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Family ties

Tim Brown
Yahoo Sports

ANAHEIM, Calif. – Erick Aybar was raised along the Bani River in the Dominican Republic, about an hour's drive from the capital, Santo Domingo.

He was raised in a small, crowded house whose relative comforts depended on the moods of the river and the climate.

He was raised on baseball, by a father, Chicho, who played second base on the local team, in a community whose values insisted on it, through programs in which the rewards were as narrow as a decent pair of shoes and as boundless as unfathomable wealth.

And he was raised beside two sisters and a brother. Erick was born 10 months after his brother Willy. They shared a dinner table and a bed and chores. They chased each other out of the house and into the neighborhood, into the baseball being played on the streets and on the dusty tract that passed as a baseball field.

They ran long enough and hard enough to distinguish themselves among the other skinny street kids, fell in with a prominent broker of young Dominican boys to American professional baseball, and in time Erick followed Willy from the riverbank all the way to the major leagues.

Erick stood this weekend in the Los Angeles Angels' clubhouse, amid a three-game series against the Los Angeles Dodgers. He is 23 and getting at-bats and middle-infield innings at a time when the Angels have lost Chone Figgins and Howie Kendrick to hand injuries. He is finding his way, batting .262 in 34 games, surviving the early exposure to big-league pitching and standards.

Not that long ago, Willy would have been in the other clubhouse. But last July, he was traded by the Dodgers to the Atlanta Braves for third baseman Wilson Betemit, a player the brothers knew from the winter leagues in the Dominican. Even then, Willy would have been on the telephone, as he was through their years in the minor leagues, sharing triumph and frustration, secrets learned, news from home.

"It kind of makes me sad," Erick said through a translator. "He is my brother."

Willy left the Braves last month. Just didn't show up one day, and then the next. He was suspended. His agent told the Atlanta Journal-Constitution Willy had a substance-abuse problem, that he had driven to Boston seeking a third Aybar brother, Francis. Major League Baseball officials sought to meet with Willy on one or two occasions, and Willy didn't show. Now, at 24 years old, he is in an undisclosed U.S. facility, in a rehabilitation program recovering from alcohol abuse and perhaps more, and Willy and Erick haven't talked much.

"There is limited access right now where he is," Erick said. "Willy talks to my mom every day. When I want to talk to him, it's always too early for him to get a call, or too late. But I know he's doing fine."

His mother, Francia, was in Anaheim last night to watch the game. Erick played a late inning at shortstop. His brother in personal crisis, Erick has pushed forward, playing a loose and confident game, laughing with veteran Latin teammates who reflect upon his matted, tangled hair and call him "Dough-head."

If it has been difficult to maintain the baseball routine while his brother is in pain, to play on without his brother's daily voice, Erick seemingly has left that disruption in the parking lot every afternoon.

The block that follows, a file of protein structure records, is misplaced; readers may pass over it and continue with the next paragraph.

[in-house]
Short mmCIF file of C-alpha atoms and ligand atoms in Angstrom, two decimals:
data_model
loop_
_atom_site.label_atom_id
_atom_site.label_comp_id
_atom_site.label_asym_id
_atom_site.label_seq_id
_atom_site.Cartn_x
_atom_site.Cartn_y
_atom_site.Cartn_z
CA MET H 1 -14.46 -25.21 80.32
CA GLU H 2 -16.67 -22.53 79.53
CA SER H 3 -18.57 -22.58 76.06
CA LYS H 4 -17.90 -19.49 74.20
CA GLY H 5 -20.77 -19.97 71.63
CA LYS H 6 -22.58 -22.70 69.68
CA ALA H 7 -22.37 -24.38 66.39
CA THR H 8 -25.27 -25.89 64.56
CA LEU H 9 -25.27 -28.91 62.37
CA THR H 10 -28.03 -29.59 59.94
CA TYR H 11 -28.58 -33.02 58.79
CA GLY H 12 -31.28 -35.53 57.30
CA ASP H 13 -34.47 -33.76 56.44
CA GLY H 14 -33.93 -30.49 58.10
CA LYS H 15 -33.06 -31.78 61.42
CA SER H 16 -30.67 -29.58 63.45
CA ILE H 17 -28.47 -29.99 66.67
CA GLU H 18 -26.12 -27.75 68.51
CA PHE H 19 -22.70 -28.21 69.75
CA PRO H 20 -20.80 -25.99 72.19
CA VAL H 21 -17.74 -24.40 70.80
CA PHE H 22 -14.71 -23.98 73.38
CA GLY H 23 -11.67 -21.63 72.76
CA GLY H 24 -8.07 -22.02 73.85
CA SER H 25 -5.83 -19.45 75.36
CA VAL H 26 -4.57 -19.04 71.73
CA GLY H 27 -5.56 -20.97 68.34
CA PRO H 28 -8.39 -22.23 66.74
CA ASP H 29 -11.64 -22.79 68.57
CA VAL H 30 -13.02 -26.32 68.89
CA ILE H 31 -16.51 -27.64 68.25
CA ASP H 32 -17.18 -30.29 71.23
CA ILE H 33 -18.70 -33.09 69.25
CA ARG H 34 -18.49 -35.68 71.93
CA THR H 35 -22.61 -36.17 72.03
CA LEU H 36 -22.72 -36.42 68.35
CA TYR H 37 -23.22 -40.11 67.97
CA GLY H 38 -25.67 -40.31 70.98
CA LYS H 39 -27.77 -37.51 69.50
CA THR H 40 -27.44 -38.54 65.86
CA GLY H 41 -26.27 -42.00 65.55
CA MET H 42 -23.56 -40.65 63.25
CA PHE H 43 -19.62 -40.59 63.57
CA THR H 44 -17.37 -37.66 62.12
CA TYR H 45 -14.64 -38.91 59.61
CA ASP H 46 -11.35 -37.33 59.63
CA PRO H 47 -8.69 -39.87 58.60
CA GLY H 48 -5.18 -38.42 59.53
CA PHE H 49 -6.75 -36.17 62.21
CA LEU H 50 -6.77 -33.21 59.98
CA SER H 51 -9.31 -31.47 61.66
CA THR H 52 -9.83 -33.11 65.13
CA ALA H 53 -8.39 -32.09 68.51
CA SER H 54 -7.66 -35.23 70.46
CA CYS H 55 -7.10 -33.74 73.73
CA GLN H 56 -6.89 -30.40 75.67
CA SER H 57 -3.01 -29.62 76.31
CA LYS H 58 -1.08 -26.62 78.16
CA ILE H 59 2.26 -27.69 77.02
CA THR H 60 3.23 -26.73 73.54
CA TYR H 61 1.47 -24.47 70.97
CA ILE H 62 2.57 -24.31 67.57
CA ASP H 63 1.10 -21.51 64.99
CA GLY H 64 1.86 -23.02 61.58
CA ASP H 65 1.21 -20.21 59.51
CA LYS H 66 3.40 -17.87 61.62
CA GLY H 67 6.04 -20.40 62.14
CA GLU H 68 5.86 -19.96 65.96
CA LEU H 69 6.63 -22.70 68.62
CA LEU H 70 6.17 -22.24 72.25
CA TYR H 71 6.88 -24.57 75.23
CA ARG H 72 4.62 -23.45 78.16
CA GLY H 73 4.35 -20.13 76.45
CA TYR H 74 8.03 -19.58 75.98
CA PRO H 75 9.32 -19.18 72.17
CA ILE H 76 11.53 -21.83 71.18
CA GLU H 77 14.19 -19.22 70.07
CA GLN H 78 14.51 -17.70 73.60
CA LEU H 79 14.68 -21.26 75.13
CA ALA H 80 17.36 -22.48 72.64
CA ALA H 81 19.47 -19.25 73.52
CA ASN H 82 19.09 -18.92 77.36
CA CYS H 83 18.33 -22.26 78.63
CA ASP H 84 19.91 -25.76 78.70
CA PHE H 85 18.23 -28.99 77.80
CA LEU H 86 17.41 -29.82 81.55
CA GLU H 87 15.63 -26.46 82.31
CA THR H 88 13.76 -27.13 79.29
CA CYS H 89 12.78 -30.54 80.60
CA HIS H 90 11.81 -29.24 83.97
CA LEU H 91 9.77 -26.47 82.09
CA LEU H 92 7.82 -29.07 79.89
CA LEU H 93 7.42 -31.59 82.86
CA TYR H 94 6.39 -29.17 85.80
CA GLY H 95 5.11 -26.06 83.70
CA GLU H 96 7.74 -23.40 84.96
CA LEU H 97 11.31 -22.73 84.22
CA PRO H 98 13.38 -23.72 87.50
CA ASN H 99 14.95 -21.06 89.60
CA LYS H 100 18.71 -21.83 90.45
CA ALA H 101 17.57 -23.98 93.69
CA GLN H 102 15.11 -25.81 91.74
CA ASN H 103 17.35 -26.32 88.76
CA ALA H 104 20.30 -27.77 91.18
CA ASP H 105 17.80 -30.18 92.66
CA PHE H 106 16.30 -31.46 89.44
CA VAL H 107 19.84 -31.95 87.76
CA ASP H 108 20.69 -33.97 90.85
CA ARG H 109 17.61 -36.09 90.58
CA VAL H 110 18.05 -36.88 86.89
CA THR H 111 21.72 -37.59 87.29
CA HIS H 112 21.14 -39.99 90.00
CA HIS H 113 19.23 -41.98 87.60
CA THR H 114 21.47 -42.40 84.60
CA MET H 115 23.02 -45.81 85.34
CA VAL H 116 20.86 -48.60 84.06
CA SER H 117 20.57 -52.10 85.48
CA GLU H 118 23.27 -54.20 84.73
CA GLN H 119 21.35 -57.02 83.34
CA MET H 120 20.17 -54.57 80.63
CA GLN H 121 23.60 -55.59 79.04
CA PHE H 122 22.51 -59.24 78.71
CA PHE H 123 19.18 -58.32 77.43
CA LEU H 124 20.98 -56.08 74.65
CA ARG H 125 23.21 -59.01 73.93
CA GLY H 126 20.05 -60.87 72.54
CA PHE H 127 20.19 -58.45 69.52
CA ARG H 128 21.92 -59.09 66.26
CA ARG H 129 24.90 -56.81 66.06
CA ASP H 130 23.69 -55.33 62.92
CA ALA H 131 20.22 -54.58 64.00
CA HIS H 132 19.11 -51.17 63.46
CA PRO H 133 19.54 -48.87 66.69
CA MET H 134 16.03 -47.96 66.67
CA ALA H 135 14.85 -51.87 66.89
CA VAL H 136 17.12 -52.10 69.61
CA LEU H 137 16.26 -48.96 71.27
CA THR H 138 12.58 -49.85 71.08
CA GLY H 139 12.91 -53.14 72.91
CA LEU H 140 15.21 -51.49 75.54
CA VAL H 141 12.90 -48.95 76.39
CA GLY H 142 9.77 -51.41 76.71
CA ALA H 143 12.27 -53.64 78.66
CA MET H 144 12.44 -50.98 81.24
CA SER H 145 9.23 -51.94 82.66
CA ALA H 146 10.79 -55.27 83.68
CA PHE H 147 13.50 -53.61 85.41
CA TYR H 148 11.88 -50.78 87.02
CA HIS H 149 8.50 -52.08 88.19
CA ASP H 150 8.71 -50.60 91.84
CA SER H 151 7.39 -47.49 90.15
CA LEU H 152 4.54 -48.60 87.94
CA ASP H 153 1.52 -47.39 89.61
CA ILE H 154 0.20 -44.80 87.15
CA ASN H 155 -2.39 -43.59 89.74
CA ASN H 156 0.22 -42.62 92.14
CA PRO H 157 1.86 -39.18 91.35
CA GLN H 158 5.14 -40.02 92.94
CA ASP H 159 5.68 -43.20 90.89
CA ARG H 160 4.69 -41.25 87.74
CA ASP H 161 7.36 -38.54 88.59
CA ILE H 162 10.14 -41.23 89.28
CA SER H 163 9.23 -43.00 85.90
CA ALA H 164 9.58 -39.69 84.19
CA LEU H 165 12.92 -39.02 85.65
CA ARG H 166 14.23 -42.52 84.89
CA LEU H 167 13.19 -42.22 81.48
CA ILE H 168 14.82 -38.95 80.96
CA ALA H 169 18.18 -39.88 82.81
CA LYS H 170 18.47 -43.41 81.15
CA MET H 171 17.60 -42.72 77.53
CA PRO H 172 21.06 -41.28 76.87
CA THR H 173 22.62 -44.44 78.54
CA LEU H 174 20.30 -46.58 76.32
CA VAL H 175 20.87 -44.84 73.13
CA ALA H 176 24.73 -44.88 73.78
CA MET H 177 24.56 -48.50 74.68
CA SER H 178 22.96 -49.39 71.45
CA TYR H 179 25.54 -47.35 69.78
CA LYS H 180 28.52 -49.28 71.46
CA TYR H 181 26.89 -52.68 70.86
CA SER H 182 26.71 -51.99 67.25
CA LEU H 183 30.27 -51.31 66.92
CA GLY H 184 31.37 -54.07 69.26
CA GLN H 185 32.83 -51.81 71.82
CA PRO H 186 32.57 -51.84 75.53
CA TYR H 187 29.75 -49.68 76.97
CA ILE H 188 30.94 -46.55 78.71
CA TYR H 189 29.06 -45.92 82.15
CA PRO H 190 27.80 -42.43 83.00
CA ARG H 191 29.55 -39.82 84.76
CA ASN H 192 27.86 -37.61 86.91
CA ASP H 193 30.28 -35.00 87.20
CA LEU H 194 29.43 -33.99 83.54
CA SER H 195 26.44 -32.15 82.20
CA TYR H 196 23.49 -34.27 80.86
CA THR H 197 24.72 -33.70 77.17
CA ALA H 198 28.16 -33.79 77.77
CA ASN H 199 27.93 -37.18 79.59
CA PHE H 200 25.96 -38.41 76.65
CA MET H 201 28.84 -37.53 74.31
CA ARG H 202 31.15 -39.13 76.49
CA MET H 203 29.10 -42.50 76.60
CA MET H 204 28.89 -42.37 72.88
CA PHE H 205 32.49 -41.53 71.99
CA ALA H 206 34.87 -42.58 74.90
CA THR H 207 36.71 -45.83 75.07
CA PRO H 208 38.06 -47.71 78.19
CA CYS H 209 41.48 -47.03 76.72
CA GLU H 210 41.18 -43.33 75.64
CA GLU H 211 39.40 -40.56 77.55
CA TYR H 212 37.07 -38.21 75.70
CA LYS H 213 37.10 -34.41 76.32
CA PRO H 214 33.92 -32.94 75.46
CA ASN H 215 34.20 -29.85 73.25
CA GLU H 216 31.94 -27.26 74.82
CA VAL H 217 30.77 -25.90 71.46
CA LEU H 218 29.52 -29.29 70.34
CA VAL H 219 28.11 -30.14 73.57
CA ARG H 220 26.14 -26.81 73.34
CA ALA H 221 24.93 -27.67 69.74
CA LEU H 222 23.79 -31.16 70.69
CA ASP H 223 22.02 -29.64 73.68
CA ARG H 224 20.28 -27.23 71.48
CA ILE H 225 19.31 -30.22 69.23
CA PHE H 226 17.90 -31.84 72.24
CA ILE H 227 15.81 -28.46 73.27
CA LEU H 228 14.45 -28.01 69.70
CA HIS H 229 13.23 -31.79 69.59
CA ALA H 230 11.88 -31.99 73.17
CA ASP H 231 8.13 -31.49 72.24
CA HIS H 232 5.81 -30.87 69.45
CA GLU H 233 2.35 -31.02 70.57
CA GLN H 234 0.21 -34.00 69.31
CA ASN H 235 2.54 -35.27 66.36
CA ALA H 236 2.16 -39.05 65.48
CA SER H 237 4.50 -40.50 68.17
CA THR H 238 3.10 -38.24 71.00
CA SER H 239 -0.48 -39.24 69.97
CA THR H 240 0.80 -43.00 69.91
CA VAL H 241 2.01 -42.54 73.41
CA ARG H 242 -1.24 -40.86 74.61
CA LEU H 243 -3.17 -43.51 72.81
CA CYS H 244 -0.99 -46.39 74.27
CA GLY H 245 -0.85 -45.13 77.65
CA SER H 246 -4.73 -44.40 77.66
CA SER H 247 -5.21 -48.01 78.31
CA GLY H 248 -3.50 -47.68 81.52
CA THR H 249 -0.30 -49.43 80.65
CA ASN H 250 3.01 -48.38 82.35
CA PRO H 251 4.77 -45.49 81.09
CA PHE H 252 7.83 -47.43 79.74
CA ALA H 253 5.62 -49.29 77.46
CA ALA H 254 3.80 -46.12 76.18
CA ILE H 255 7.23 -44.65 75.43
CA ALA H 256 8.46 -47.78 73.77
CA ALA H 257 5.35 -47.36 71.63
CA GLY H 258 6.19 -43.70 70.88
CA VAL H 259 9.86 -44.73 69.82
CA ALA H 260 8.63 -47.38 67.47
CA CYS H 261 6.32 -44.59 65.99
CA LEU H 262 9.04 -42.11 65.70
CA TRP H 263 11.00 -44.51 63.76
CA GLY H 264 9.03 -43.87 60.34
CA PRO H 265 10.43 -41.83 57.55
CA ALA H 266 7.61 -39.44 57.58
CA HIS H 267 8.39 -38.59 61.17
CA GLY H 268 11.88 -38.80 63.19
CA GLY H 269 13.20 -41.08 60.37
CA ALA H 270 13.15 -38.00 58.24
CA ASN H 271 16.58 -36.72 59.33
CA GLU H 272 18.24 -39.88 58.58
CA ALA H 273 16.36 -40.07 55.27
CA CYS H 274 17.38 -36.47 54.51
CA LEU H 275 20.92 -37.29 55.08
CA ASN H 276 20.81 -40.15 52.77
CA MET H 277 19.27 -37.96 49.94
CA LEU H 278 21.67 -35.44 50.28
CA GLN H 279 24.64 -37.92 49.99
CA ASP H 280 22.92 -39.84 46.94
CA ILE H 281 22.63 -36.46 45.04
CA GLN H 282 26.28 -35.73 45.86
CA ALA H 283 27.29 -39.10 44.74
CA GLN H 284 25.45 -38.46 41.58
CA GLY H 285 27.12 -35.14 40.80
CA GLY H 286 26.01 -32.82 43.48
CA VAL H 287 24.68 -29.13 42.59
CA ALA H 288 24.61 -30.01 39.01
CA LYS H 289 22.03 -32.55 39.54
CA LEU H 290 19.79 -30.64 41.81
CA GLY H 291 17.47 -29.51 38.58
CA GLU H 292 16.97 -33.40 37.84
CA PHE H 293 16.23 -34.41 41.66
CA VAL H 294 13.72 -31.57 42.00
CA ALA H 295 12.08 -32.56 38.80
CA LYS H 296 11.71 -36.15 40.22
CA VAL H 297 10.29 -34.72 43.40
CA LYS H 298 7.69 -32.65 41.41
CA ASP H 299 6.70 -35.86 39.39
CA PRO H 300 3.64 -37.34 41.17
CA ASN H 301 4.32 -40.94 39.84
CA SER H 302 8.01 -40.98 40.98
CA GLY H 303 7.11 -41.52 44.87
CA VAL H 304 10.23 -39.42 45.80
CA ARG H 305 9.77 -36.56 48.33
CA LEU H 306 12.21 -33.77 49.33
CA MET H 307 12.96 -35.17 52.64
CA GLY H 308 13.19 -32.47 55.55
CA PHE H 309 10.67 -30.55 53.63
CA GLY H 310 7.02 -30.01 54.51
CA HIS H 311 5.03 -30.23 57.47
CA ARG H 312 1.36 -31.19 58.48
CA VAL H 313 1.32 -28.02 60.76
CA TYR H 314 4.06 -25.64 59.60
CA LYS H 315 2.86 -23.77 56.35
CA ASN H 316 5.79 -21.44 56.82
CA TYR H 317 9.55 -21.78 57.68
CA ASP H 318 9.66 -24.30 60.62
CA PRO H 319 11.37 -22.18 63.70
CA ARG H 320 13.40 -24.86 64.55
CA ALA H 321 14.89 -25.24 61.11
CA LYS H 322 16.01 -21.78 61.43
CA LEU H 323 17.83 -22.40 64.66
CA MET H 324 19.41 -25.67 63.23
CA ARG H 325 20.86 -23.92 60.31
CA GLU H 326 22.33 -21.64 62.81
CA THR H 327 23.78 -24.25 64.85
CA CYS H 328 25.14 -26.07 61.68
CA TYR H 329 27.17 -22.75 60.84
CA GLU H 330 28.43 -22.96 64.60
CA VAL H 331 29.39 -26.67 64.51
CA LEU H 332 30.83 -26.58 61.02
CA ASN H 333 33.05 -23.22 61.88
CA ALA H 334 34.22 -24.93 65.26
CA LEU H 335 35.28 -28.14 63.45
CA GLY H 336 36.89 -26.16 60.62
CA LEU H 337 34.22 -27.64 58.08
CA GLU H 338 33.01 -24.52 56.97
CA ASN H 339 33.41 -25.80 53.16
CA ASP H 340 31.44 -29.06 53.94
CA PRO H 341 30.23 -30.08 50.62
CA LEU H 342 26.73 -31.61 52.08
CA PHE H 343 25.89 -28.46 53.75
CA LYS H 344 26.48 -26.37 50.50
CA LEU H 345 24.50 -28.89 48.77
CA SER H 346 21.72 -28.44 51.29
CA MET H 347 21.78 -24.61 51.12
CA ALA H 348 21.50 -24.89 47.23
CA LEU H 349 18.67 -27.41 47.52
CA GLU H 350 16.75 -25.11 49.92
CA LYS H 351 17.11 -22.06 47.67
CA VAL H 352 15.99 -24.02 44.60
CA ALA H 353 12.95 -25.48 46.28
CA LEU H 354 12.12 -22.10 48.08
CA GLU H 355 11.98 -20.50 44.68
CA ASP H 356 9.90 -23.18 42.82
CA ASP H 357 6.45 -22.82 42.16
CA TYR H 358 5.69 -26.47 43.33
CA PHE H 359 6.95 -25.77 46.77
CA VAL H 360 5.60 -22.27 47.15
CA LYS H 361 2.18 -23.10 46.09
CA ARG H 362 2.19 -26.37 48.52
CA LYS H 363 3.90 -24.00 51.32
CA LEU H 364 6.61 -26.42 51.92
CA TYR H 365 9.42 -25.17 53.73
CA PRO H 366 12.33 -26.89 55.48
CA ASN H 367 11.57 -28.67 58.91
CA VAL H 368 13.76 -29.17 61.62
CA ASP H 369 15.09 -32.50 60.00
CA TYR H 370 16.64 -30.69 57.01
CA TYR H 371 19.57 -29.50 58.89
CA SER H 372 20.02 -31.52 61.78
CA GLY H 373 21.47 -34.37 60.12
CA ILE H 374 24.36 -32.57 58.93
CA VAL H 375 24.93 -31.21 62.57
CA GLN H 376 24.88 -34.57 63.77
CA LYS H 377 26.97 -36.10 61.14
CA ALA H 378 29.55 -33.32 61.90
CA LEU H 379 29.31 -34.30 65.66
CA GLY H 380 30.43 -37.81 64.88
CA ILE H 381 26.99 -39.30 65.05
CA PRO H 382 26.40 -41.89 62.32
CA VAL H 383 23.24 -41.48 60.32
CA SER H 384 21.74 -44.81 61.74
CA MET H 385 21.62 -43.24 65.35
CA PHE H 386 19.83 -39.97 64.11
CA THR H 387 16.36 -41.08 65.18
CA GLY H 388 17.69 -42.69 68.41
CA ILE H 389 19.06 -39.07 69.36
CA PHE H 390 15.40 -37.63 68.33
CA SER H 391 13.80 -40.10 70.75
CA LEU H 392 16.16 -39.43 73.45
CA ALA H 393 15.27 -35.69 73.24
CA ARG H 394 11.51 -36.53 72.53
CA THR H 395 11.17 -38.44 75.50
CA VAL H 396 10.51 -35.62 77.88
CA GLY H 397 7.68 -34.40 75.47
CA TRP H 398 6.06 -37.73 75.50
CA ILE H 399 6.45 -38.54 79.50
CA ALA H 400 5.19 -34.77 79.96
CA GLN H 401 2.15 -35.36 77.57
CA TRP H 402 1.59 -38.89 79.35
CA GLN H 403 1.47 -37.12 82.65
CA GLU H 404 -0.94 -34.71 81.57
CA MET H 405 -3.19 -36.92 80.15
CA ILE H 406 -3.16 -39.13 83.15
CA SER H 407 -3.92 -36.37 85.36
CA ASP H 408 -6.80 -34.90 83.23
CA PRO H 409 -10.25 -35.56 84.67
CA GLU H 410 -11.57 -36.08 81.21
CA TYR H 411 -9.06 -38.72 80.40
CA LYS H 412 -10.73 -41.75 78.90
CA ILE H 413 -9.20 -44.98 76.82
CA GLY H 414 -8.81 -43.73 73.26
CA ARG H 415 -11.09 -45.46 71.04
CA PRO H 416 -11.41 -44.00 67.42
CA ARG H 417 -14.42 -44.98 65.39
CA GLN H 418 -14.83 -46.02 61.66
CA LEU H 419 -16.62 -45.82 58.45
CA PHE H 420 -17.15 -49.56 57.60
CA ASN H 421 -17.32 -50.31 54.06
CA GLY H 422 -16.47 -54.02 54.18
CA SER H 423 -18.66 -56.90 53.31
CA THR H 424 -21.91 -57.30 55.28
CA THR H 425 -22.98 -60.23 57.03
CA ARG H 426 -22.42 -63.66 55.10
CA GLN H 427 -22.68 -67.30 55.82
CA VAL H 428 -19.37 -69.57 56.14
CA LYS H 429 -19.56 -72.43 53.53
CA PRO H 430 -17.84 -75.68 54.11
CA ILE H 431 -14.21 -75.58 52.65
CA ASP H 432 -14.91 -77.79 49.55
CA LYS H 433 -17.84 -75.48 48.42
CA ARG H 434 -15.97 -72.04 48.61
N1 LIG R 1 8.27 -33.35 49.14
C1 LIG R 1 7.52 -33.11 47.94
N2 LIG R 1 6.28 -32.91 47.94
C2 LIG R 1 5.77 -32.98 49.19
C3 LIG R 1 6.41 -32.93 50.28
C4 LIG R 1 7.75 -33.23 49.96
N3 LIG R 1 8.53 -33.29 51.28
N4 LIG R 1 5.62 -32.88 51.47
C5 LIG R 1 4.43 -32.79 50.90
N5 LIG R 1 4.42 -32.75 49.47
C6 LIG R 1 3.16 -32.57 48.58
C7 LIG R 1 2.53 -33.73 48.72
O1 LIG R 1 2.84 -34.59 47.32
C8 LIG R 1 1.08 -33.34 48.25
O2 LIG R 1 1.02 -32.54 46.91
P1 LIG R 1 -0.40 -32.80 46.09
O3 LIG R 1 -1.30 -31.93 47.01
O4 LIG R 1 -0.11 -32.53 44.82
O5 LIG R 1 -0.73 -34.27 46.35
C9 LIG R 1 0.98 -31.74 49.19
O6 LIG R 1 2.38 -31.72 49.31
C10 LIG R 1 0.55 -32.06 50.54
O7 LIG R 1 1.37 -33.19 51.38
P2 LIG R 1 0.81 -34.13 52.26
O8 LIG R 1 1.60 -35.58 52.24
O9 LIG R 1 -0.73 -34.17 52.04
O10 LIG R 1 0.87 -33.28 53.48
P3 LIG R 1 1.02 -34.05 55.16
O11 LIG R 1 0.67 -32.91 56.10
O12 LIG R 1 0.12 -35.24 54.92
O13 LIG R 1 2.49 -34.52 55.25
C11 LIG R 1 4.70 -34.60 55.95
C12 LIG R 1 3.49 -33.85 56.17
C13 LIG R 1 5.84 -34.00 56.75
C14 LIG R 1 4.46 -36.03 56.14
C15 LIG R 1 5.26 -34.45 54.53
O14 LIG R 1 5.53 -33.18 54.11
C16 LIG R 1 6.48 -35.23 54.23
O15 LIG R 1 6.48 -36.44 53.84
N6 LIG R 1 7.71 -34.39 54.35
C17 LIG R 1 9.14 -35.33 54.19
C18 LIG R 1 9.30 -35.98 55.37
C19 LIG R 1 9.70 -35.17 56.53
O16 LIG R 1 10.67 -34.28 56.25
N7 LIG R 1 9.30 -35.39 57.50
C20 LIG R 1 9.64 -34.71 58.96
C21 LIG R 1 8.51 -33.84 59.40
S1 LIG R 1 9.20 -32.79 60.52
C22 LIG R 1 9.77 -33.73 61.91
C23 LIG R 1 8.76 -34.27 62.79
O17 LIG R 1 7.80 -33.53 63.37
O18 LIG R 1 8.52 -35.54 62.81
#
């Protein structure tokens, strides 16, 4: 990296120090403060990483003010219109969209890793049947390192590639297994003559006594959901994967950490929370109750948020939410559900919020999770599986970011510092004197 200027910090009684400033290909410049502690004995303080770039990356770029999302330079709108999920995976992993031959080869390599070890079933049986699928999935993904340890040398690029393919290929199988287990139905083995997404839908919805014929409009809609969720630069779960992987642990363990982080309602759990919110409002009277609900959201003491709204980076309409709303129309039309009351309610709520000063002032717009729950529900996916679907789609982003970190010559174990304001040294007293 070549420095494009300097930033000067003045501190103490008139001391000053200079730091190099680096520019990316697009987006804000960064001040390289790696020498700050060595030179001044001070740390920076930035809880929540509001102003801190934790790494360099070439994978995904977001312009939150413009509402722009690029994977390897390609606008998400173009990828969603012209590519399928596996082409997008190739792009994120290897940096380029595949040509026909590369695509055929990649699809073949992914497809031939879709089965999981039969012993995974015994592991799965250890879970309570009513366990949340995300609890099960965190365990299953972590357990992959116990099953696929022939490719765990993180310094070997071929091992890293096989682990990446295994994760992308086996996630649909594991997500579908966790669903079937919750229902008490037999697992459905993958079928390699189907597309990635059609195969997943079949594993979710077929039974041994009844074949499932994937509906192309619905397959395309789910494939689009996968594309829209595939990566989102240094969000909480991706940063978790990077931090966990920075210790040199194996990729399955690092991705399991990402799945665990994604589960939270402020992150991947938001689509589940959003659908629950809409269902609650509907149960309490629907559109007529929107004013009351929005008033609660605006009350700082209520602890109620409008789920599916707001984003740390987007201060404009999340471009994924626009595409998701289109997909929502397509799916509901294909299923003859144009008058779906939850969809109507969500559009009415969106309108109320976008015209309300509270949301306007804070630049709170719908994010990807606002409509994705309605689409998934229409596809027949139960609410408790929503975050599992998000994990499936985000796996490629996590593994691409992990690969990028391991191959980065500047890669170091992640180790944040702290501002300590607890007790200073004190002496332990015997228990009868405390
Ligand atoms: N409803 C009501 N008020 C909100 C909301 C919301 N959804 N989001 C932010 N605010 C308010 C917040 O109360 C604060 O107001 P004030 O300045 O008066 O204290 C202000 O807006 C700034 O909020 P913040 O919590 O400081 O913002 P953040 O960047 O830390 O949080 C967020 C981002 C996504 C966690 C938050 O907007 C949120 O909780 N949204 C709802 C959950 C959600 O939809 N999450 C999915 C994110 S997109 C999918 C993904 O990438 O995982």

"Even though I don't have all the details of what he's going through, there are issues he's dealing with," Erick said. "And through those issues, I'm not going to take them to the ballpark with me."

Few current Dodgers players know Willy well. Willy's closest friend in the organization was Joel Guzman, who was traded last summer to the Tampa Bay Devil Rays. Catcher Russell Martin called him "a good teammate" but knew him only as such. Dodgers officials know him as a decent, mostly quiet young man who has great offensive potential but lacks defensive skills.

First base coach Mariano Duncan coached Willy in several minor-league seasons. He said he once talked Willy out of quitting baseball over his frustration with learning to switch-hit, and that he'd had a girlfriend who adored Willy's twin daughters.

"He's a good kid, an easygoing kid," Duncan said. "It's so sad for me to hear this. I never saw anything bad about that kid. I never saw that side of Willy Aybar."

Duncan turned his head, looking for Erick across the field, unable to locate him. Duncan first met Erick while working at the Angels' baseball academy in the Dominican Republic six years ago. Two years later, then having taken a job with the Dodgers, he met Willy. He said he tried to reach Willy by phone in recent weeks. His messages were unanswered. It pains him that Willy never asked for help.

"He didn't say anything to anybody," Duncan said sadly. "I just wish him the best, that everything's going good and that he can go back to baseball."

Kendrick could come off the disabled list as early as next week, meaning Erick will give up his regular time at second base and return to a utility role. But it still will be baseball. His brother, he seems sure, is cared for. The older Angels – Orlando Cabrera, Vladimir Guerrero, Hector Carrasco – mentor Erick as they once were mentored.

They like Erick's spirit, his determination.

Erick shrugged.

"I always threw myself out there to give everything I had," he said. "That's the way it was when I was a little boy in the neighborhood, in the Dominican Republic. We didn't want to lose. … Even now, when I go home, I pick up a ball and a bat and go out in the streets to play. That's never going to change."

It'll be right again, he's sure. Willy will call. He'll come home. They'll play ball together. It'll be right again.

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